Grinning from ear to ear, Ogonna dutifully walked beside him, shaking hands, hugging people, making small talk with other wives of politicians, guests whom she knew attended not out of loyalty to the governor, but fear. For who dared cross him.
He whispered something unintelligible into her ear and she laughed in response, knowing that the cameramen covering the event were scrambling to capture every detail, even fighting amongst each other for space to get the right angle for the best shot.
She was great at this. After six years of practice, she had honed down the act of creating an illusion, the image of happiness for the public.
She would see the pictures in the papers tomorrow. They would probably make the front page of most local newspapers.
Magazines—online and printed, would comment on the beautiful sparkly green and gold off-shoulder traditional gown she wore that accentuated her slender but shapely figure, highlighting her smooth chestnut-brown skin.
Young girls would look longingly at those pictures. They would admire images of her standing beside the tall, dark and handsome governor and sigh with longing, wishing and praying that they would end up like her—Mrs Ogonna Uchendu. The first lady of Ebonyi state.
She lived in a large mansion, drove the latest cars, travelled all over the world—had everything. If only they could look beyond the photographs, see past her perfect smile. If only…
“Time to cut the cake,” the MC announced, crashing through her musings.
“A launching party is never complete without item 7.”
Loud cheering followed that comment. Ogonna laughed too, holding her husband’s hand as she accompanied him to the front of the Library hall and to the table where the five-layer cake stood.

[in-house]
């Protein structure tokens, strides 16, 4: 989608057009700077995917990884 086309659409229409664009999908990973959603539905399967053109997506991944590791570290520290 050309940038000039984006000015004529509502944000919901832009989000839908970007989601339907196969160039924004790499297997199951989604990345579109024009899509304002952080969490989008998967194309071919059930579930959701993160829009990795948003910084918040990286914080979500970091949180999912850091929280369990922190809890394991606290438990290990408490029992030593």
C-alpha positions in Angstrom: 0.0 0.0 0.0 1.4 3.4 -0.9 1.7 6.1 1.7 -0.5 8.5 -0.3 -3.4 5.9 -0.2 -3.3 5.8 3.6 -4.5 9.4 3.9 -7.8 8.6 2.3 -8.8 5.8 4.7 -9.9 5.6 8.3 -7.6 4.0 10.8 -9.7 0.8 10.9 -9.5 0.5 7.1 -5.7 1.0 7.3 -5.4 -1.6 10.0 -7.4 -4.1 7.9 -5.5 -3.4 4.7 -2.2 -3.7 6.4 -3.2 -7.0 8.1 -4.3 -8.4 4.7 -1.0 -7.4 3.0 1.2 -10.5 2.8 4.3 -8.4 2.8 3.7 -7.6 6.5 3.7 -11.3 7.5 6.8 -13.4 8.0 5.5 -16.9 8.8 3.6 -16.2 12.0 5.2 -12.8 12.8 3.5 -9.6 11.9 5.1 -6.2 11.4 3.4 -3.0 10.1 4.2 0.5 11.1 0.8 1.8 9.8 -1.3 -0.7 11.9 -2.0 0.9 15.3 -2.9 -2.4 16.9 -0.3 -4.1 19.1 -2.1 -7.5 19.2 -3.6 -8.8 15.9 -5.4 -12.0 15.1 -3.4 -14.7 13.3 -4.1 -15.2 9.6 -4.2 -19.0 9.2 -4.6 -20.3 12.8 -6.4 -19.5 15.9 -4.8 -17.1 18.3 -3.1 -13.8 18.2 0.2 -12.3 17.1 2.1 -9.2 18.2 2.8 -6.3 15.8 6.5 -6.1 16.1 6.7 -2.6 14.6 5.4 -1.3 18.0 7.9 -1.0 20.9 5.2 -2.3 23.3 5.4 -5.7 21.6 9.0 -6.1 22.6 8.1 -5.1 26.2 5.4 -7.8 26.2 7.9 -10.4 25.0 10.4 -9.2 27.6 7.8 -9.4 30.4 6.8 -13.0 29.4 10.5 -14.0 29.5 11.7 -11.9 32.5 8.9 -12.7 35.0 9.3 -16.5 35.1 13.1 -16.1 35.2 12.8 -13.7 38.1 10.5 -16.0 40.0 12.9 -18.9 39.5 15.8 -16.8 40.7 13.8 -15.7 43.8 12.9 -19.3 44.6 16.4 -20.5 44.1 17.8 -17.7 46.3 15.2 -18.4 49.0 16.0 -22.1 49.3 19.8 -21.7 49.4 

“At the count of three, the ever-efficient governor will do the honours of cutting the cake and opening the celebration. For we are here to celebrate the excellence of our great leader.” The MC, a tall broad man with a protruding belly looked as if he kissed ass for a living, a man who waited on, and bowed to anyone offering money. Not loyal to anybody who wouldn’t benefit him. The kind of people her husband surrounded himself with.
A crowd of over 100 guests from all over Nigeria clapped as Governor Uchendu sliced through the cake with arrogant slowness, revelling in the attention he received. All eyes on him. What he lived for. To be worshiped by people. To be revered, even if not honestly.
Ogonna looked forward to the end of the ceremony eagerly. Lately, she’d been getting tired of all the pretence. She couldn’t wait for the entire nightmare of her life to be over. But she had to stick to this façade of the doting supportive wife, to persevere, so that she didn’t end up dead like the governor’s former wife. Ruled as death by natural causes from the Local coroner’s office—A heart attack. Although now, she suspected differently.
Since she couldn’t prove anything based on a hunch, Ogonna had kept her suspicions to herself. She had enough troubles on her own without stirring up more by digging into her husband’s past with no evidence.
Thanks for reading. Please leave your comments. Would this scene have added anything else to the story?
Here’s a little teaser from one of the stories, Unexpected Love by Amaka Azie. Enjoy.
Be My Valentine
He chuckled. Although amused, his interest piqued. He’d wondered that himself. “And why are you? Still single, I mean. You are beautiful and intelligent. Some man should have snagged you up by now.”
Silence. Her face fell, and she appeared disconcerted. He immediately remembered her botched marriage proposal at Enugu and felt like a heel.
“I am sorry—”
“Never mind. It’s been like ages ago …” she muttered, gulping her drink as though trying to flush down her mortification with alcohol.